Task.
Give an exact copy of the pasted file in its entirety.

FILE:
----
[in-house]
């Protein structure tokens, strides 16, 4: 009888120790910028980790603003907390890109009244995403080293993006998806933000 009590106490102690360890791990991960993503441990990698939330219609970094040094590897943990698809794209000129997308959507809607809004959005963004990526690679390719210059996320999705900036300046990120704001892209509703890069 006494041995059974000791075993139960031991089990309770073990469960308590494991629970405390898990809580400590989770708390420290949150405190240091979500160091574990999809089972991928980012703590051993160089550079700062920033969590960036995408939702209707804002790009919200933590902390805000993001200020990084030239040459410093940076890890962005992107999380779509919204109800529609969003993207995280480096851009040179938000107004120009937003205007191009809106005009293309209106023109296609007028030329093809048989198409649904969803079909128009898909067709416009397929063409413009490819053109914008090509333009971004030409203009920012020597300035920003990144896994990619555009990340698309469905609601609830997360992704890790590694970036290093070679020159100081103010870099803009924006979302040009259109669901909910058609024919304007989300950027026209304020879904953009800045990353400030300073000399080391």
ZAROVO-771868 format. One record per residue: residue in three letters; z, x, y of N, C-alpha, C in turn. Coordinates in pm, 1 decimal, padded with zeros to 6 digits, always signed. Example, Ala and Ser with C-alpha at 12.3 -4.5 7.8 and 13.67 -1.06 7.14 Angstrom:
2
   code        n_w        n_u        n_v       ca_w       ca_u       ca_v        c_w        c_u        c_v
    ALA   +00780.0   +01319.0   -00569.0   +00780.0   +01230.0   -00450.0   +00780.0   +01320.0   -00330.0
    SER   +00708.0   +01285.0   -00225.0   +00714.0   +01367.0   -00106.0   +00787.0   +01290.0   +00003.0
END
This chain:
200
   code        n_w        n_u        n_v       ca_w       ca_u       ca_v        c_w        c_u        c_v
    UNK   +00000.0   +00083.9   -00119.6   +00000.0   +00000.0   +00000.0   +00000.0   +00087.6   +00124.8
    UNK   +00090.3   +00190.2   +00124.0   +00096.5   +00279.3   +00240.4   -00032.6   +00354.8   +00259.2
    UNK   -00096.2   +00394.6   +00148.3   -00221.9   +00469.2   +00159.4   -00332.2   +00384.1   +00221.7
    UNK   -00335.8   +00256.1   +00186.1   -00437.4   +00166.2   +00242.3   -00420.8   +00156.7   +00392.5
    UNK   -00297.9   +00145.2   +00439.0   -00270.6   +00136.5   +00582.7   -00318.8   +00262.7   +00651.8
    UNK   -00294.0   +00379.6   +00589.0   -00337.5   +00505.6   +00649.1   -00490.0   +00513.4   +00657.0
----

[in-house]
């Protein structure tokens, strides 16, 4: 009888120790910028980790603003907390890109009244995403080293993006998806933000 009590106490102690360890791990991960993503441990990698939330219609970094040094590897943990698809794209000129997308959507809607809004959005963004990526690679390719210059996320999705900036300046990120704001892209509703890069 006494041995059974000791075993139960031991089990309770073990469960308590494991629970405390898990809580400590989770708390420290949150405190240091979500160091574990999809089972991928980012703590051993160089550079700062920033969590960036995408939702209707804002790009919200933590902390805000993001200020990084030239040459410093940076890890962005992107999380779509919204109800529609969003993207995280480096851009040179938000107004120009937003205007191009809106005009293309209106023109296609007028030329093809048989198409649904969803079909128009898909067709416009397929063409413009490819053109914008090509333009971004030409203009920012020597300035920003990144896994990619555009990340698309469905609601609830997360992704890790590694970036290093070679020159100081103010870099803009924006979302040009259109669901909910058609024919304007989300950027026209304020879904953009800045990353400030300073000399080391």
ZAROVO-771868 format. One record per residue: residue in three letters; z, x, y of N, C-alpha, C in turn. Coordinates in pm, 1 decimal, padded with zeros to 6 digits, always signed. Example, Ala and Ser with C-alpha at 12.3 -4.5 7.8 and 13.67 -1.06 7.14 Angstrom:
2
   code        n_w        n_u        n_v       ca_w       ca_u       ca_v        c_w        c_u        c_v
    ALA   +00780.0   +01319.0   -00569.0   +00780.0   +01230.0   -00450.0   +00780.0   +01320.0   -00330.0
    SER   +00708.0   +01285.0   -00225.0   +00714.0   +01367.0   -00106.0   +00787.0   +01290.0   +00003.0
END
This chain:
200
   code        n_w        n_u        n_v       ca_w       ca_u       ca_v        c_w        c_u        c_v
    UNK   +00000.0   +00083.9   -00119.6   +00000.0   +00000.0   +00000.0   +00000.0   +00087.6   +00124.8
    UNK   +00090.3   +00190.2   +00124.0   +00096.5   +00279.3   +00240.4   -00032.6   +00354.8   +00259.2
    UNK   -00096.2   +00394.6   +00148.3   -00221.9   +00469.2   +00159.4   -00332.2   +00384.1   +00221.7
    UNK   -00335.8   +00256.1   +00186.1   -00437.4   +00166.2   +00242.3   -00420.8   +00156.7   +00392.5
    UNK   -00297.9   +00145.2   +00439.0   -00270.6   +00136.5   +00582.7   -00318.8   +00262.7   +00651.8
    UNK   -00294.0   +00379.6   +00589.0   -00337.5   +00505.6   +00649.1   -00490.0   +00513.4   +00657.0